Nanonet Force Microscopy

Cells migrate through extracellular matrices, often through formation of integrin-mediated focal adhesions. This allows the cells to sense the external environment by exerting forces and thus allowing cells to achieve tensional homeostasis. Mechanical forces are important for biological processes ranging from migration to remodeling of ECM in tumor environment to maintaining tissue homeostasis and organ development. Measurement and calibration of these forces can provide insight in cell mechanobiology and pathology of diseases.


Our Approach

At STEP lab, we have devised a suspended fiber-based force measurement platform (Nanonet Force Microscopy, NFM) using ECM-mimicking anisotropic fibers. NFM estimates cell forces from deflection of fibers (inwards or outwards) as cells tug or push on them. We deposit large diameter fibers (μm) that act as supporting structures (‘base fibers’). Smaller diameter fibers are deposited orthogonal to base fibers at desired spacing and fused at the intersections to achieve fixed-fixed boundary conditions. Our method establishes force vectors that originate from the focal adhesion sites and are directed along the major actin stress fibers (force bearing elements). A combination of beam mechanics and optimization techniques allows us to estimate forces by minimizing the error between finite element model predictions and measured experimental fiber deflections. NFM can be used to study the two-broad classification of forces: innate contractility inside-out (IO) forces and externally applied forces outside-In (OI). The unique fiber based platform has allowed us to demonstrate the following specific applications:

Representative Publications


Single Cell Forces after Electroporation

Exogenous high-voltage pulses increase cell membrane permeability through a phenomenon known as electroporation. This process may also disrupt the cell cytoskeleton causing changes in cell contractility; however, the contractile signature of cell force after electroporation remains unknown. Here, single-cell forces post-electroporation are measured using suspended extracellular matrix-mimicking nanofibers that act as force sensors. Ten, 100 μs pulses are delivered at three voltage magnitudes (500, 1000, and 1500 V) and two directions (parallel and perpendicular to cell orientation), exposing glioblastoma cells to electric fields between 441 V cm–1 and 1366 V cm–1. Cytoskeletal-driven force loss and recovery post-electroporation involves three distinct stages. Low electric field magnitudes do not cause disruption, but higher fields nearly eliminate contractility 2–10 min post-electroporation as cells round following calcium-mediated retraction (stage 1). Following rounding, a majority of analyzed cells enter an unusual and unexpected biphasic stage (stage 2) characterized by increased contractility tens of minutes post-electroporation, followed by force relaxation. The biphasic stage is concurrent with actin disruption-driven blebbing. Finally, cells elongate and regain their pre-electroporation morphology and contractility in 1–3 h (stage 3). With increasing voltages applied perpendicular to cell orientation, we observe a significant drop in cell viability. Experiments with multiple healthy and cancerous cell lines demonstrate that contractile force is a more dynamic and sensitive metric than cell shape to electroporation. A mechanobiological understanding of cell contractility post-electroporation will deepen our understanding of the mechanisms that drive recovery and may have implications for molecular medicine, genetic engineering, and cellular biophysics.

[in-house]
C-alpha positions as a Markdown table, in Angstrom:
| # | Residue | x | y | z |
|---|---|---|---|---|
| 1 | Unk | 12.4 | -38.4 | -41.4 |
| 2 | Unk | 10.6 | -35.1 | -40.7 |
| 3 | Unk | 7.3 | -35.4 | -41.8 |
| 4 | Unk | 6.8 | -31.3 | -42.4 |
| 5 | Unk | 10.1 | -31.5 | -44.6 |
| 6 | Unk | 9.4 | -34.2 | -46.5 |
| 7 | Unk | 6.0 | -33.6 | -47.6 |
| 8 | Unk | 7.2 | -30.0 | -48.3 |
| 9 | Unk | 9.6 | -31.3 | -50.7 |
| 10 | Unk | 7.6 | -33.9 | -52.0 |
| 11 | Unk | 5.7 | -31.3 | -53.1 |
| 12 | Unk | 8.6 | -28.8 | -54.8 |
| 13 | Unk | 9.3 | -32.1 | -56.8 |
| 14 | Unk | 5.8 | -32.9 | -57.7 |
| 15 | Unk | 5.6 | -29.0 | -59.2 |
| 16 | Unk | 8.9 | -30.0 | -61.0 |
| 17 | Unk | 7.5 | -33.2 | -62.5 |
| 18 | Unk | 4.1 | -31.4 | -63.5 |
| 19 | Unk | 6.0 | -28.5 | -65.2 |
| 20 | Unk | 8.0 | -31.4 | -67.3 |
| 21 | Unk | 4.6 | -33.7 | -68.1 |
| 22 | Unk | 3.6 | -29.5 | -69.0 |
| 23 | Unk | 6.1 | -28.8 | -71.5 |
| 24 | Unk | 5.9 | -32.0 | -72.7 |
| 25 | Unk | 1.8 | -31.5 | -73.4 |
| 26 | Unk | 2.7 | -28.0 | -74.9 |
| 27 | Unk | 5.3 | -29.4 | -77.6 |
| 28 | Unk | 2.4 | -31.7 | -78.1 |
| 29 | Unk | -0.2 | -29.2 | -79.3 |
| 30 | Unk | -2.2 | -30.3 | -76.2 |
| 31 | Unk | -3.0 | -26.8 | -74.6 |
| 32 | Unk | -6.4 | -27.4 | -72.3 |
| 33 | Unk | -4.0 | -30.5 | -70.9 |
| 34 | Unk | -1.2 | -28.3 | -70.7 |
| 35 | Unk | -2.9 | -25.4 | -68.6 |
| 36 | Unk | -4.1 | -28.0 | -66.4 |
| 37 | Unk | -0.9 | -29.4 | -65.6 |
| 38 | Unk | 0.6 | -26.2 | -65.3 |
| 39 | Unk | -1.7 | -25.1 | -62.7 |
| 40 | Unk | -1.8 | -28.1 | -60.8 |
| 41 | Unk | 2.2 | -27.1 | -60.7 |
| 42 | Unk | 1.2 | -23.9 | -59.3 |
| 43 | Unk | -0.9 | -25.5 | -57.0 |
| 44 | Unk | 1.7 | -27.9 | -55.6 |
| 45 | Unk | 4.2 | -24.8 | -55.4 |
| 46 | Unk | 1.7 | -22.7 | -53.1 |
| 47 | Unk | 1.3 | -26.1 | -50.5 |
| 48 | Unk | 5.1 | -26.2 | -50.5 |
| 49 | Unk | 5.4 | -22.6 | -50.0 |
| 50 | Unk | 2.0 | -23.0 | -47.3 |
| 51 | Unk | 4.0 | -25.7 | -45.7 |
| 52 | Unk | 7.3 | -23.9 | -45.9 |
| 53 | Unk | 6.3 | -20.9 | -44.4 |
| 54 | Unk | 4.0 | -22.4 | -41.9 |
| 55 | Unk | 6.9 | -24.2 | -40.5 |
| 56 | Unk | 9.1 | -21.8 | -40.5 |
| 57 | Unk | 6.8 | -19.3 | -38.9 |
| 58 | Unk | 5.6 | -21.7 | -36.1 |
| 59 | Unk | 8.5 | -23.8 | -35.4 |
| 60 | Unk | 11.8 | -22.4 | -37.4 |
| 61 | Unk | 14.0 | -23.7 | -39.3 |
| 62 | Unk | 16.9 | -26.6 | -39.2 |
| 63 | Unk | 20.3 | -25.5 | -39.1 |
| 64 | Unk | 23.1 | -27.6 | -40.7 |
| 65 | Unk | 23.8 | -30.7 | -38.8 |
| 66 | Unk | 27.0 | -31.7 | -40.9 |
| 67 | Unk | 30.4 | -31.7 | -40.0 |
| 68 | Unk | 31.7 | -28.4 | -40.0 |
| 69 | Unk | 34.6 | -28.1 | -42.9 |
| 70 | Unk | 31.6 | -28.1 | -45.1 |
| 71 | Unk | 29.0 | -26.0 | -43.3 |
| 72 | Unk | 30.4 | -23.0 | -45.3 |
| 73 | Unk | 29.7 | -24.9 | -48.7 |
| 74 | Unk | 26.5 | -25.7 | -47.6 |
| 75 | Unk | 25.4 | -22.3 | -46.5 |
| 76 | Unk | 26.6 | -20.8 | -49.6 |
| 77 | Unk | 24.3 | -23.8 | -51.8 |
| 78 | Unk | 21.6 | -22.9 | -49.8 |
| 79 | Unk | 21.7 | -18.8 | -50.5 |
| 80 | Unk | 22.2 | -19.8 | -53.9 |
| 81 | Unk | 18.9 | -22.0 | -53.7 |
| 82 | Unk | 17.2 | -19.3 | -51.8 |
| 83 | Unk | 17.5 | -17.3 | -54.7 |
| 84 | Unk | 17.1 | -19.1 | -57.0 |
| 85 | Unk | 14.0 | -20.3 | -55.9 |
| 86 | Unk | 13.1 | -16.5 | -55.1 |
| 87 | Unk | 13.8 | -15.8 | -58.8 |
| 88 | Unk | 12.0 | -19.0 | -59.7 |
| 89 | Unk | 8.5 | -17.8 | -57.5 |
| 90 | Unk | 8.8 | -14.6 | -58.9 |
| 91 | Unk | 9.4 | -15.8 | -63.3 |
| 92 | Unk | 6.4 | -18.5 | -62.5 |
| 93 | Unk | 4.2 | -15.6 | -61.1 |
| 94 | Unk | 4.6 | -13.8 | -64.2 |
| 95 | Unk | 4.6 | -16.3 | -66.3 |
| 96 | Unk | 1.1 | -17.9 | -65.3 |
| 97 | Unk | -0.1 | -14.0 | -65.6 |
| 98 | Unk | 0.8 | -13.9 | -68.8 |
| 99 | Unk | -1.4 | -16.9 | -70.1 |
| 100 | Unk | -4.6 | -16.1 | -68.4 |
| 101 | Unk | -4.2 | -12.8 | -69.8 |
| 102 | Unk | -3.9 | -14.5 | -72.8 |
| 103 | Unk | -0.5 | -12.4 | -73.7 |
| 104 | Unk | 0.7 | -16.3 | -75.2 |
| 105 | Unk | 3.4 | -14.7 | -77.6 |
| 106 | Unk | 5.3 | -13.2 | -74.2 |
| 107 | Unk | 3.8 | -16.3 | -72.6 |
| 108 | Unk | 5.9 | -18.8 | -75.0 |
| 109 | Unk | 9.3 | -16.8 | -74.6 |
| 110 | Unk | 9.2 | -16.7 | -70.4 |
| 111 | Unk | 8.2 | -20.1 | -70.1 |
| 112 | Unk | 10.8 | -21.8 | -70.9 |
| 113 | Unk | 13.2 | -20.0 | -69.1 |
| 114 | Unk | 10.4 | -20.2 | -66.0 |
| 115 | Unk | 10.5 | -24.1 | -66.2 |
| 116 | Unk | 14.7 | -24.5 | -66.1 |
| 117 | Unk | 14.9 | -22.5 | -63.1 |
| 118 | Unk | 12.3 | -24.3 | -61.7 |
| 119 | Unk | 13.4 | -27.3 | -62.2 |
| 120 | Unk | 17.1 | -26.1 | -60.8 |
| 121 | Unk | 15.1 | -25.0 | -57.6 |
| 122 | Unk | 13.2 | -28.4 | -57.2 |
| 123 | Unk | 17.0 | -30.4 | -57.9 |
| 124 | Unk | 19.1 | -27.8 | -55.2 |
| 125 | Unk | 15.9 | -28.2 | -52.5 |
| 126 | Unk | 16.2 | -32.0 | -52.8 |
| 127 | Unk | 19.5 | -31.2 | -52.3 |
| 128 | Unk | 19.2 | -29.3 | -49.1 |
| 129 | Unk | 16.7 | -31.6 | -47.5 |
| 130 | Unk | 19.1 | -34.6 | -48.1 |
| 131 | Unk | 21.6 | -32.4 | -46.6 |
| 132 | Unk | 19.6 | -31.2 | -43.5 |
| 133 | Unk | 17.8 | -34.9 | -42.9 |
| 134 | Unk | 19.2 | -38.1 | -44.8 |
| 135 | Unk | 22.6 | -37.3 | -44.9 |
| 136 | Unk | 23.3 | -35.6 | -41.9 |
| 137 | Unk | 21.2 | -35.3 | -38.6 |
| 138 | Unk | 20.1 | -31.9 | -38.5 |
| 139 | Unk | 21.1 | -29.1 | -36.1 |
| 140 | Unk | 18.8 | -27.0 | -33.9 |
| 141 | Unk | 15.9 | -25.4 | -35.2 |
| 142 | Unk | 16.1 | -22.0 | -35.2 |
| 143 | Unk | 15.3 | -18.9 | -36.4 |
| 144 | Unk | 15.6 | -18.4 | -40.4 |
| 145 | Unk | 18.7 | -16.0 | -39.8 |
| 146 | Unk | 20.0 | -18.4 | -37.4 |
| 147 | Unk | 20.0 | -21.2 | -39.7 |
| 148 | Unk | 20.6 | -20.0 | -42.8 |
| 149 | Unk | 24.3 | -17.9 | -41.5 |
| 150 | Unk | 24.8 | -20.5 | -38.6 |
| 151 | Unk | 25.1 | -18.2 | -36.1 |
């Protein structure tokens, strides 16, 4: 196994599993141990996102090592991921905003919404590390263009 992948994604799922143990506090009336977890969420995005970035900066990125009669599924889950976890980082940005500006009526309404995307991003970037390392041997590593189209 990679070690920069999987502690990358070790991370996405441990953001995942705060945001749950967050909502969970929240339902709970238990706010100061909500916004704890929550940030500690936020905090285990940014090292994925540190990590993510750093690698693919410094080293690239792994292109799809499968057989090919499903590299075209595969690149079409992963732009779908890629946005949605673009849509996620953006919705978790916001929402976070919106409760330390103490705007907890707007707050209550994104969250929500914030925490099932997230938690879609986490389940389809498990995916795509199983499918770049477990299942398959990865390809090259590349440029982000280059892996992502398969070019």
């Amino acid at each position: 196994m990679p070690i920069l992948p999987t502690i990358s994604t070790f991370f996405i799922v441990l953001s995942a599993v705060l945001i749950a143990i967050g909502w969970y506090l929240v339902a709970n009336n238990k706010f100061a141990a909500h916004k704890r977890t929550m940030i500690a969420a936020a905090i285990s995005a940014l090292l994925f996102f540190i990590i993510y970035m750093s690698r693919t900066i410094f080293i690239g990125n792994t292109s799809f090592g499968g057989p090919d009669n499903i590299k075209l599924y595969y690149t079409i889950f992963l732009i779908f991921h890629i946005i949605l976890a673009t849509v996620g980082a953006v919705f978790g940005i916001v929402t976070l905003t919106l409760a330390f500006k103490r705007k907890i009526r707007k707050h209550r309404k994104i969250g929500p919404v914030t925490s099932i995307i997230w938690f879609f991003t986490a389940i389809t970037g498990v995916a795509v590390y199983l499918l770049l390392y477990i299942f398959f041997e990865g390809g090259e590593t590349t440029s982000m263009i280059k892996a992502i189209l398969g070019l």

Philip Graybill.jpg
Philip Graybill

Study co-developed with Dr. Davalos, BEAM, VT